Identification of Secondary Structure in Peptides From Mucin Protein Involved in UDP-GALNAC:Polypeptide Nacetylgalactosaminyltransferase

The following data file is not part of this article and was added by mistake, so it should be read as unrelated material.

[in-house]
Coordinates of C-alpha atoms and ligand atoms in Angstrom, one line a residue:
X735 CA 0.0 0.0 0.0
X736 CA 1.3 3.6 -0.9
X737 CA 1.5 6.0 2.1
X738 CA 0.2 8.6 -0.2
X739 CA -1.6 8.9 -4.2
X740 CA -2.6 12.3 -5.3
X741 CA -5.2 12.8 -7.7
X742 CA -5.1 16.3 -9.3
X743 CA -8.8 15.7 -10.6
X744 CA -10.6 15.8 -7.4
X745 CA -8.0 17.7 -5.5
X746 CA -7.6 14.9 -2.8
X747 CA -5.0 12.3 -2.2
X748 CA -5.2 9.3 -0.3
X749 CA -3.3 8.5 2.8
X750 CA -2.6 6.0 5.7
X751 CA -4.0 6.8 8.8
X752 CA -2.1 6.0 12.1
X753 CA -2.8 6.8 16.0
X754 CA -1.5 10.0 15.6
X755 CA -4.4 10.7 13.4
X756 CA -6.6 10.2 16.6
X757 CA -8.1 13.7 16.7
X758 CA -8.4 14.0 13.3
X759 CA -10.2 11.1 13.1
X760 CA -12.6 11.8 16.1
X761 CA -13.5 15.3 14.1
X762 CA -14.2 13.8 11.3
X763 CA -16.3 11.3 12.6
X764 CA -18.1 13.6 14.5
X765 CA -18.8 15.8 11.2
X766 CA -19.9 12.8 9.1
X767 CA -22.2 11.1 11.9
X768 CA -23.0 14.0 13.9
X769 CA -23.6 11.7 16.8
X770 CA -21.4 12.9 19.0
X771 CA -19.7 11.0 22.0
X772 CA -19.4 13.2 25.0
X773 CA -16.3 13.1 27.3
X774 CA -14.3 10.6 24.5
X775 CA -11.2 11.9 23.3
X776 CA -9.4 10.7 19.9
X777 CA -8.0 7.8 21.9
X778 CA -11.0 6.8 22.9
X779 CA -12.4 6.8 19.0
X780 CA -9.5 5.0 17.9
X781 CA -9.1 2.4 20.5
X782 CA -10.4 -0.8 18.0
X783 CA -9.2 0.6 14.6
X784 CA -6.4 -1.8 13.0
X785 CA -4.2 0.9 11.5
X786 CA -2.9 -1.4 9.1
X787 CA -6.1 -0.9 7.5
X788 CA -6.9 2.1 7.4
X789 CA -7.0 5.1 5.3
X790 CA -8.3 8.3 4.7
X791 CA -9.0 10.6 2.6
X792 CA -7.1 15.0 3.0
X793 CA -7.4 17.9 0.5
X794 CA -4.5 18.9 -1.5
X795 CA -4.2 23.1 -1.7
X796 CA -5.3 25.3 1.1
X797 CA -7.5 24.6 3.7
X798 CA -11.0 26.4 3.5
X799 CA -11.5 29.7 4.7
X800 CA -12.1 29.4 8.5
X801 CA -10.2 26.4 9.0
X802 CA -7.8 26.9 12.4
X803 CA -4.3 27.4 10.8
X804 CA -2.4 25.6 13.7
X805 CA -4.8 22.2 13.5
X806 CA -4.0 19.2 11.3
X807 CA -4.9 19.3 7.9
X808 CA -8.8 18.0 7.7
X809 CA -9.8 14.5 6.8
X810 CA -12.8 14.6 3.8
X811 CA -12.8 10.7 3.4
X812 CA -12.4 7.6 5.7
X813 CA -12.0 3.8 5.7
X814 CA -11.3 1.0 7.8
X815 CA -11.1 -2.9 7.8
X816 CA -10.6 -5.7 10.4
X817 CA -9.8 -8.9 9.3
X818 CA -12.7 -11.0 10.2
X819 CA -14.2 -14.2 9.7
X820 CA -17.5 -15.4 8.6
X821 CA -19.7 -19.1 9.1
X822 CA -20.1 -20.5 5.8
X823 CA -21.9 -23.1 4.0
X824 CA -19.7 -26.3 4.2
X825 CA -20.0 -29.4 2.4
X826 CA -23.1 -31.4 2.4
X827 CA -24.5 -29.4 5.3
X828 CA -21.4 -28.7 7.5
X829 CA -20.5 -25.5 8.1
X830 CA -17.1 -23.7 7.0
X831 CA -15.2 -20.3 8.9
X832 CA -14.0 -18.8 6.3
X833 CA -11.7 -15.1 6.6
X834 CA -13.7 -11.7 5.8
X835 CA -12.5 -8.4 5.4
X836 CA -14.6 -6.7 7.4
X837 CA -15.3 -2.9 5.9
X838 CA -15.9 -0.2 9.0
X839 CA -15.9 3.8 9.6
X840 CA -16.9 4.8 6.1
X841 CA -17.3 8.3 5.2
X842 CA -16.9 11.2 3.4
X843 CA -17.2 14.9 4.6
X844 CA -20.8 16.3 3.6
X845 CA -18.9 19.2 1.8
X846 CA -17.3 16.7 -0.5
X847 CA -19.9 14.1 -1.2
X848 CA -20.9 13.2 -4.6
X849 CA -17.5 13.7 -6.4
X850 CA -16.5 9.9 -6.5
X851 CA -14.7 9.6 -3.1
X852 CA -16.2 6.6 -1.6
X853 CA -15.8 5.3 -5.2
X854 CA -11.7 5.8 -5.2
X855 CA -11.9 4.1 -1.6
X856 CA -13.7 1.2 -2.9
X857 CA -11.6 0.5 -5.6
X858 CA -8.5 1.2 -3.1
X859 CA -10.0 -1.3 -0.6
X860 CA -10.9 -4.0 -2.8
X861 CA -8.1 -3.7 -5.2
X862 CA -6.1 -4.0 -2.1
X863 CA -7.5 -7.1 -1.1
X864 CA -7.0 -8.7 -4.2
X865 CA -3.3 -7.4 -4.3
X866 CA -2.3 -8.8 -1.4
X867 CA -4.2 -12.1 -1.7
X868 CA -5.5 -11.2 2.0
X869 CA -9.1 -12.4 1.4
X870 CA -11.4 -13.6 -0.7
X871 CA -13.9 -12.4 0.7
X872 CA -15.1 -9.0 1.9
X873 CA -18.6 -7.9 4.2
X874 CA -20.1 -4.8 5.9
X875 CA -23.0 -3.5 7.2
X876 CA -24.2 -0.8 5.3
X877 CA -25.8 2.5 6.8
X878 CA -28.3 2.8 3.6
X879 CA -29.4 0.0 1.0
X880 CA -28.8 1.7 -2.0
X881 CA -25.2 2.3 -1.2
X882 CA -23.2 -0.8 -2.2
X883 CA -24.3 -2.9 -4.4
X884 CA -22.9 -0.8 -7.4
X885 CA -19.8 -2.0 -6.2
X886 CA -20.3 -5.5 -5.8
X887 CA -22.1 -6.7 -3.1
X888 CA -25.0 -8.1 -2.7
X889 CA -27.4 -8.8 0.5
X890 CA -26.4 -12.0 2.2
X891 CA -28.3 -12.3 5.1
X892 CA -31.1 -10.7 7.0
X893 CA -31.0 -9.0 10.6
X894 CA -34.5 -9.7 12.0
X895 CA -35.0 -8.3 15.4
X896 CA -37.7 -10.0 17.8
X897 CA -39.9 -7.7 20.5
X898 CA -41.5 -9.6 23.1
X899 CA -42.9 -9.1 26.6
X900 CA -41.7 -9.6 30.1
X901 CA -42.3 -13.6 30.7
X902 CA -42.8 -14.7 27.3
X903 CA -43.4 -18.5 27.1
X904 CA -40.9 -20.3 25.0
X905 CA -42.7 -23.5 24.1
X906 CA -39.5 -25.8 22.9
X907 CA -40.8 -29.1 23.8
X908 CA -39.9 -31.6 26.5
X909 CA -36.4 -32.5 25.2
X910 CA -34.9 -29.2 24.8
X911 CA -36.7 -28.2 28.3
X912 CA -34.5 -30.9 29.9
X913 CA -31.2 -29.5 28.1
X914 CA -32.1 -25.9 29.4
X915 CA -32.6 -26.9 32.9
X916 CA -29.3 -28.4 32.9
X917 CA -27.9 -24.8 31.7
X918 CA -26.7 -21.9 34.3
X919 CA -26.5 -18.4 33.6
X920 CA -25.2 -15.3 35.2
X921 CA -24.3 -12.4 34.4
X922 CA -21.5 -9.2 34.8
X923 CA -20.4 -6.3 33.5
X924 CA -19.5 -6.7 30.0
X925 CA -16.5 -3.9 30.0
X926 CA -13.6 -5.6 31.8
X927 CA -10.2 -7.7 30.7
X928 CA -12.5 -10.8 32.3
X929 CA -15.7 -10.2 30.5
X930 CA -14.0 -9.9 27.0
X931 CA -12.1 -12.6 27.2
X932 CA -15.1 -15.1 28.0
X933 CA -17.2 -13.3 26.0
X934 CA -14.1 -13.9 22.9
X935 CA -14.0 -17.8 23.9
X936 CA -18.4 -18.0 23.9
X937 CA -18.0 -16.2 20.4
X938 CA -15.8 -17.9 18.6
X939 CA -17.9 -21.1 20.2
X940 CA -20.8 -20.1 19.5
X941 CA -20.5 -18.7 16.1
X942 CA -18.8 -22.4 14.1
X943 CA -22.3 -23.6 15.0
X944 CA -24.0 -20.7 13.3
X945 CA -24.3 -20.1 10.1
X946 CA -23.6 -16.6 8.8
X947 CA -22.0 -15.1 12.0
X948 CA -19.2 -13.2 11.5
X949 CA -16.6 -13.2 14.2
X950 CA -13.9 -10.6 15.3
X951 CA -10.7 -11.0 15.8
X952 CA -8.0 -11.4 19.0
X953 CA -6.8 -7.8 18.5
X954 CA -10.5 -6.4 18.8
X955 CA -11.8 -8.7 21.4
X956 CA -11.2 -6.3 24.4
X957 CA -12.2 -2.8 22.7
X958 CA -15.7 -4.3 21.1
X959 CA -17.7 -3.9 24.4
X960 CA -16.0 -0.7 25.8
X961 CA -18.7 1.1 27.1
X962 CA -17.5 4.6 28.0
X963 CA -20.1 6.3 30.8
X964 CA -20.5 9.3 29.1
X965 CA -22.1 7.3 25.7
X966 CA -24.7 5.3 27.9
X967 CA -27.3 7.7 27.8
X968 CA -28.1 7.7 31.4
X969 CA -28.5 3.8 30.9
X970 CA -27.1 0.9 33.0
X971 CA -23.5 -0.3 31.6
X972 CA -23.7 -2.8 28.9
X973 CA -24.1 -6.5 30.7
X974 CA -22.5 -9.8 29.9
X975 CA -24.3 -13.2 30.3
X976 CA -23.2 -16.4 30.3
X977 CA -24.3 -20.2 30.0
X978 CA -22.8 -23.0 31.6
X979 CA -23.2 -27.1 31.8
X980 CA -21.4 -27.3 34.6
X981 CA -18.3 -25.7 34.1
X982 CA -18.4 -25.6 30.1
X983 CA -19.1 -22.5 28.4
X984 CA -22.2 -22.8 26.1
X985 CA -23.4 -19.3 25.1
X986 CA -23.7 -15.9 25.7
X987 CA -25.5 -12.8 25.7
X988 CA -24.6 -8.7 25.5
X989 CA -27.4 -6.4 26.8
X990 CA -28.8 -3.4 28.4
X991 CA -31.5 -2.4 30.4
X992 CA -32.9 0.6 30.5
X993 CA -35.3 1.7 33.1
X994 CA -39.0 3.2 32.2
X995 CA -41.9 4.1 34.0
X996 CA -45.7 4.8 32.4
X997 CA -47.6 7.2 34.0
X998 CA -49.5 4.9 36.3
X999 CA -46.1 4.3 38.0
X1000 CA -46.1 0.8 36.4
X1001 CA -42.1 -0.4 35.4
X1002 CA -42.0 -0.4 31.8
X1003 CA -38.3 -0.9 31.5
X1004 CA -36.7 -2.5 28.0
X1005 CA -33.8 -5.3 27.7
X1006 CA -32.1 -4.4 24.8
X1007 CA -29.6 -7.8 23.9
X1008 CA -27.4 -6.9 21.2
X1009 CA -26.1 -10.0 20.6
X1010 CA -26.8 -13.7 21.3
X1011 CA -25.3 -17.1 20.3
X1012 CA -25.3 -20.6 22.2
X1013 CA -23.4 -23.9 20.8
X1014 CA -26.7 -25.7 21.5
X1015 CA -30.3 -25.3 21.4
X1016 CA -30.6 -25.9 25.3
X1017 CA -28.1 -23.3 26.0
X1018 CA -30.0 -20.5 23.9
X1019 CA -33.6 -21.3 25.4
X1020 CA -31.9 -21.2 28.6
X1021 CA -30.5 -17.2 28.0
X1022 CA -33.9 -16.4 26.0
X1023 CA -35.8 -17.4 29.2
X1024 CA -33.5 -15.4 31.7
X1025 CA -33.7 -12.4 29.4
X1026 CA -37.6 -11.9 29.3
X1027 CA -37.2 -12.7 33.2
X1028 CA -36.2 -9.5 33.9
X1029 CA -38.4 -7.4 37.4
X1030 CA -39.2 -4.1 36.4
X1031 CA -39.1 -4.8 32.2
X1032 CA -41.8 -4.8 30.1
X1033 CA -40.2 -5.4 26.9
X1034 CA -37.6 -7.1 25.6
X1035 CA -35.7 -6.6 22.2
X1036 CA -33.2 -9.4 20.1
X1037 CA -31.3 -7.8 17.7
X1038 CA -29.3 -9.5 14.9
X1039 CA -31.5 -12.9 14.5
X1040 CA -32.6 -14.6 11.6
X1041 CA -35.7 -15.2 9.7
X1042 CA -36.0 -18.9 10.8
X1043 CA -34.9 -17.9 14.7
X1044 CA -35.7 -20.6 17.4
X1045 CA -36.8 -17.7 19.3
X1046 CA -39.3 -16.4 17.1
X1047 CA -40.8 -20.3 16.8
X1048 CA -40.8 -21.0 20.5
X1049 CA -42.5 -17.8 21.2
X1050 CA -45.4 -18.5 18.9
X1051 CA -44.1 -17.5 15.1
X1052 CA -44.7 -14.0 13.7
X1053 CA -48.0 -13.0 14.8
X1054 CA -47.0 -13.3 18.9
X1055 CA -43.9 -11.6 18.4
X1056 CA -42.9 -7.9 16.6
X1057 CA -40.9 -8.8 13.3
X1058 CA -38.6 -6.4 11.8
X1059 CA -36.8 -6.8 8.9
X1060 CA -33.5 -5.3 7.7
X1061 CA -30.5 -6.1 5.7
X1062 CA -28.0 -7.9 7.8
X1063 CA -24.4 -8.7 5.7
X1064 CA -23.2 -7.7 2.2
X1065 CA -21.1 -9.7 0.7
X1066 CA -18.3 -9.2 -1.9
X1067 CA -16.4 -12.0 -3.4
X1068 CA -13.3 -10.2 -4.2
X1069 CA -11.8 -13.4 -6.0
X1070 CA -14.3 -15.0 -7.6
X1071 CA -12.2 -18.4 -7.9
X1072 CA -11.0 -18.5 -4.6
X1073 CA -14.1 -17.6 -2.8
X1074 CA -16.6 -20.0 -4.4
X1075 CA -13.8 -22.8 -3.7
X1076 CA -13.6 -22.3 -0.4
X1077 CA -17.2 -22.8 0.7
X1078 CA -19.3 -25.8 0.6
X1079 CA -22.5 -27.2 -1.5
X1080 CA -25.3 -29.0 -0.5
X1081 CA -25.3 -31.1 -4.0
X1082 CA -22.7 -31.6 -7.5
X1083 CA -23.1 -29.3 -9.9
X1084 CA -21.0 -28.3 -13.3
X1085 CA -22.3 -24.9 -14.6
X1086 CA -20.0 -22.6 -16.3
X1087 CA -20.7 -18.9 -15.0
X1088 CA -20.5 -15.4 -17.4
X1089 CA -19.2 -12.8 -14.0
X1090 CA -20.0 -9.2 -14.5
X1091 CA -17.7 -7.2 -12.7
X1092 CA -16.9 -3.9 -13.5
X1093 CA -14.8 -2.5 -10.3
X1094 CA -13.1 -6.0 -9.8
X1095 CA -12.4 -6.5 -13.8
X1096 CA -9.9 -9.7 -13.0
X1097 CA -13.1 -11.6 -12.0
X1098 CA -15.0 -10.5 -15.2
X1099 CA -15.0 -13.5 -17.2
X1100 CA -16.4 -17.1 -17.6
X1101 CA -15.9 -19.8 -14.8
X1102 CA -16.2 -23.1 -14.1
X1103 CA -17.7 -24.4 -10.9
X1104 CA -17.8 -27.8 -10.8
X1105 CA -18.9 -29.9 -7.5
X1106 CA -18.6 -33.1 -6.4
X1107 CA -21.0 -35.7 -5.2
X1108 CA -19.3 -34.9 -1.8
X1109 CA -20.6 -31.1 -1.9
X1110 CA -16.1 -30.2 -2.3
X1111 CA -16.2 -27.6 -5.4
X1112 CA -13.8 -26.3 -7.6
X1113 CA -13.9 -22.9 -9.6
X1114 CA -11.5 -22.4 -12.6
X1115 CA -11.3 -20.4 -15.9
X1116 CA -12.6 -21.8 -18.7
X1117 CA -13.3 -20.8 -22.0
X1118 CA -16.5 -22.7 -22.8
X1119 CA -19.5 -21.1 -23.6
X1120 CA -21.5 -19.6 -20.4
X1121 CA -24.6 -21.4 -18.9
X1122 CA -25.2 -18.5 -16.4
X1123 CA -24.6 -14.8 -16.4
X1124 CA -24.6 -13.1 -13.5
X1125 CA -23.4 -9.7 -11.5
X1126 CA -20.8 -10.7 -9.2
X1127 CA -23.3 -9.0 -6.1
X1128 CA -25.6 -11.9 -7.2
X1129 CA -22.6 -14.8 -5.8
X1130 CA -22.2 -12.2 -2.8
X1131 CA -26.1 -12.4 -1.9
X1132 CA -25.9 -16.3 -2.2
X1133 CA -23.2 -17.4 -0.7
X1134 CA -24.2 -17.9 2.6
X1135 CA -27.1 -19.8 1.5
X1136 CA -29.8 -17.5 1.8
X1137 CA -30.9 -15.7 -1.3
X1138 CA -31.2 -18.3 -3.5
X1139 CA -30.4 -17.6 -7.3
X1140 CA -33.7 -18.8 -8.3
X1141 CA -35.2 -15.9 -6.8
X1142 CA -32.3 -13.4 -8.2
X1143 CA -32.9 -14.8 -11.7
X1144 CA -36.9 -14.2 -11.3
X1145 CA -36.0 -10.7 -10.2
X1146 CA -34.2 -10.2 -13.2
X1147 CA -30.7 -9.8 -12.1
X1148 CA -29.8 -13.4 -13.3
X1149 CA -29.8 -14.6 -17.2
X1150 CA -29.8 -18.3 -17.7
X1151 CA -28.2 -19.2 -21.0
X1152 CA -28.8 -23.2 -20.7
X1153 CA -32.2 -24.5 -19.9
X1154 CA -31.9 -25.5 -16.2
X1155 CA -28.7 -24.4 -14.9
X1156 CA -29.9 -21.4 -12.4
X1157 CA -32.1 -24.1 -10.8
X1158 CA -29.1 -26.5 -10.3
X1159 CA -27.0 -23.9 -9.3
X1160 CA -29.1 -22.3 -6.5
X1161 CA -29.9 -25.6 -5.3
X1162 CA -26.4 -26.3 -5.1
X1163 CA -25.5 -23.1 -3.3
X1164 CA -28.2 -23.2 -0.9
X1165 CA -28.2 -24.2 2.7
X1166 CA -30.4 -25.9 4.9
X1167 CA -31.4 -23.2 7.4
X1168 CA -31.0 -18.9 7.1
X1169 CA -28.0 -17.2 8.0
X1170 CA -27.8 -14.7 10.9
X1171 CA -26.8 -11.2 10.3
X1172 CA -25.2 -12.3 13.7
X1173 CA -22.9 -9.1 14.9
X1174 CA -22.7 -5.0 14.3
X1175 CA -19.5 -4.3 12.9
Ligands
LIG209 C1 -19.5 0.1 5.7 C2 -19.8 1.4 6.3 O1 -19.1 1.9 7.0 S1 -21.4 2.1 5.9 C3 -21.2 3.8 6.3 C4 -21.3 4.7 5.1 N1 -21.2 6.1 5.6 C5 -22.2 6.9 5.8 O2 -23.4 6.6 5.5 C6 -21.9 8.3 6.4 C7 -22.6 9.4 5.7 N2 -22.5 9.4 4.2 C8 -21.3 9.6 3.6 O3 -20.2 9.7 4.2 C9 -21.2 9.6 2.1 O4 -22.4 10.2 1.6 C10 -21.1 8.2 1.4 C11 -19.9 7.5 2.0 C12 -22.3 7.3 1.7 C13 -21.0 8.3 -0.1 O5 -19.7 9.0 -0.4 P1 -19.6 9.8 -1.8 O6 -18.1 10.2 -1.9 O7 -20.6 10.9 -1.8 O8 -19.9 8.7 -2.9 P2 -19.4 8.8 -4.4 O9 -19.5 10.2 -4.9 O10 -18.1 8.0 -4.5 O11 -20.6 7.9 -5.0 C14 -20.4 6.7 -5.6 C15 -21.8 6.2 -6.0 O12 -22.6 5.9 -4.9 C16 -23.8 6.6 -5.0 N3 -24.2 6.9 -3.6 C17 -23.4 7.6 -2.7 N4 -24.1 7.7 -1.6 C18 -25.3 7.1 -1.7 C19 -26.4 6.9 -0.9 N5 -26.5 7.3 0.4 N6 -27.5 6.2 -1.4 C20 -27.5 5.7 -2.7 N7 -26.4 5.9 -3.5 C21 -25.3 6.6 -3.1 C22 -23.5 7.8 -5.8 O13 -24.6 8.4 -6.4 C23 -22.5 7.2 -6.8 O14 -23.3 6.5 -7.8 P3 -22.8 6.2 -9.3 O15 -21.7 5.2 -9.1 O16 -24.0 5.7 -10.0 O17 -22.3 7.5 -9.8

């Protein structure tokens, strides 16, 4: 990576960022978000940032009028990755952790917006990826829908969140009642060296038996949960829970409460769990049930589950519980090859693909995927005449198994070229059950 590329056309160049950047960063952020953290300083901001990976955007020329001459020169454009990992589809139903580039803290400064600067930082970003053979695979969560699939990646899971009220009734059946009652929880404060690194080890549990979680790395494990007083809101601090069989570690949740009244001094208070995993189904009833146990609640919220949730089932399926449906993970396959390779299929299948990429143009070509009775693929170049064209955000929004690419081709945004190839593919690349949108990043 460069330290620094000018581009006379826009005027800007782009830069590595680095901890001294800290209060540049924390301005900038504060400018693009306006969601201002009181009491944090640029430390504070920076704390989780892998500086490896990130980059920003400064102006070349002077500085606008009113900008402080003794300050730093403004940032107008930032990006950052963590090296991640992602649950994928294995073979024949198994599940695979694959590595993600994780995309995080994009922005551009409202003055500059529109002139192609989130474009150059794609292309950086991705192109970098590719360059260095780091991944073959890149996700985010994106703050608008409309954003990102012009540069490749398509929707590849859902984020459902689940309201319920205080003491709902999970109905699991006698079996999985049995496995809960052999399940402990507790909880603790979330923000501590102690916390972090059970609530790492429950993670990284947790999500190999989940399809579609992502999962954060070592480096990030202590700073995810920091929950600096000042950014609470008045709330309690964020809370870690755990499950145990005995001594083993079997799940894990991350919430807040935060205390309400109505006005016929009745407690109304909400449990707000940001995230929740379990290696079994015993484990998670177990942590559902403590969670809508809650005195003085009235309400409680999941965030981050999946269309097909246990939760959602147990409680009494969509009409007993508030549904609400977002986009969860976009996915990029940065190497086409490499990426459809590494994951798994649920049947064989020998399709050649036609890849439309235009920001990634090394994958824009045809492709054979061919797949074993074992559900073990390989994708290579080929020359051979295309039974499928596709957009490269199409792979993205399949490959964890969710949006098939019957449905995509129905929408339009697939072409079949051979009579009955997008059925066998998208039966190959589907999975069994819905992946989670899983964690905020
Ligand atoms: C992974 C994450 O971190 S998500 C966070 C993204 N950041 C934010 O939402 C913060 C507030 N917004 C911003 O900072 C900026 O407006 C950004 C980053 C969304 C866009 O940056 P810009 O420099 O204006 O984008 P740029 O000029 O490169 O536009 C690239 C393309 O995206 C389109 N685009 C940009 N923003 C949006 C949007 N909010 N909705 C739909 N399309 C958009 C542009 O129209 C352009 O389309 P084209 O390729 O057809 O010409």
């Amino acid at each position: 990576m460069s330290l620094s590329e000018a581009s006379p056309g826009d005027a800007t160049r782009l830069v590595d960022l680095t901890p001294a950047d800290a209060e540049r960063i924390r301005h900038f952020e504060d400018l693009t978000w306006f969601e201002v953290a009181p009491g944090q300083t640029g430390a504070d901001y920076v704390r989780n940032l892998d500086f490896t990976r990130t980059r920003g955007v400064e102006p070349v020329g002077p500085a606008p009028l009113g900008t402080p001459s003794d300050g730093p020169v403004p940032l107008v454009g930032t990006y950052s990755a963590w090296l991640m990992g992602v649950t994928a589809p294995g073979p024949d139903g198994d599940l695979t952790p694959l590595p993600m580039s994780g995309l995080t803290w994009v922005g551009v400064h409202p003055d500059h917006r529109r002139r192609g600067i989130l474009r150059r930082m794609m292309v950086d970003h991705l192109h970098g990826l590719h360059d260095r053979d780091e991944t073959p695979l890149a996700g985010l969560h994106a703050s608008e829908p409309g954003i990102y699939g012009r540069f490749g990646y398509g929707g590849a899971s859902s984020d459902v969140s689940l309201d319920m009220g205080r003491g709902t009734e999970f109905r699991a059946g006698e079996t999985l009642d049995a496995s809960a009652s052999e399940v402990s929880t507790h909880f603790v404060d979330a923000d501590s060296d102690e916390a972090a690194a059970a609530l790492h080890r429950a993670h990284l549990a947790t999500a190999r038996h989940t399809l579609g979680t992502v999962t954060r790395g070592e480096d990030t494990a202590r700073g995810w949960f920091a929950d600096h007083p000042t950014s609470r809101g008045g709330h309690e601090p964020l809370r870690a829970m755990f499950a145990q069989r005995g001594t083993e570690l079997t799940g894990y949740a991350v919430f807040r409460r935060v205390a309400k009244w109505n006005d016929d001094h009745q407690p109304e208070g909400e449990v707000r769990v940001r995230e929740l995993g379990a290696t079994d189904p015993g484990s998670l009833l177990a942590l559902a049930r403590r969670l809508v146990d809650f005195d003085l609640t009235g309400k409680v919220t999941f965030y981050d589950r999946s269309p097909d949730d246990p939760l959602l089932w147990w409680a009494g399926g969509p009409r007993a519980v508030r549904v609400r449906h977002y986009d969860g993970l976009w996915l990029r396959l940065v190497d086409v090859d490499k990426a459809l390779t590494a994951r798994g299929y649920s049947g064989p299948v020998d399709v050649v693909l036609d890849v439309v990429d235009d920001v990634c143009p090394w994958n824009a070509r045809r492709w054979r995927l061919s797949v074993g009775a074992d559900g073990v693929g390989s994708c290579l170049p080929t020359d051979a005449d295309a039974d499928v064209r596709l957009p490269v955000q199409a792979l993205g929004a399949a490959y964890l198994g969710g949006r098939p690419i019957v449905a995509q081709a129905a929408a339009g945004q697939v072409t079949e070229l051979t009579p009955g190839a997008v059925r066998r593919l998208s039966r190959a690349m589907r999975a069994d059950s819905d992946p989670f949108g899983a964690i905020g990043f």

Mucins, a protein component of mucus, have various cell surface functions. They provide resistance, pathogen interference, and mediate cell-cell interaction. Cells over express mucin as a response to avoid destruction. The viscosity, due to the abundance of saccharide residues, provides an impenetrable coating. This particular immune system response is regulated by glycosylation. The bulk of mucin is formed from galactose. Glycosylation catalyzed by the enzyme UDP-GalNAc:Polypeptide NAcetylgalactosaminyltransferase (GalNAcT) elongates mucin by adding galactose. The 800 residue protein only has 196 sites that recognize (GalNAcT) but only four sites can transfer galactose. My project is a continuation from previous studies of Ake Elhammer (1993). Serine and threonine on the protein surface were found to have the best enzyme binding rate. Another study was done by Elhammer (1995) on acceptor sequences that do no contain a serine or threonine. These sequences would bind the enzyme but no galactose was transferred. Since a specific amino acid residue was not solely responsible for acceptable binding strengths, structure in relation to accessibility of these particular protein surface acceptor sites was investigated. We analyzed the strongest binding peptide, U-109367, and three with similar structure, U-96663, U-140614, and U-140615, that bind to UDPGalNAc: Polypeptide N-Acetylgalactoseaminyltransferase. Data was taken at several temperatures of each of the peptides to examine structure stability. The proton spin systems were examined by 2-D 1H COSY and ROESY nuclear magnetic resonance spectroscopy. Any interactions between hydrogens of adjacent bonds on an amino acid and of side chains on neighboring peptide residues within 5.0 A allows us to determine the secondary structure. Structural differences were found for each of the four peptides and at the various temperatures.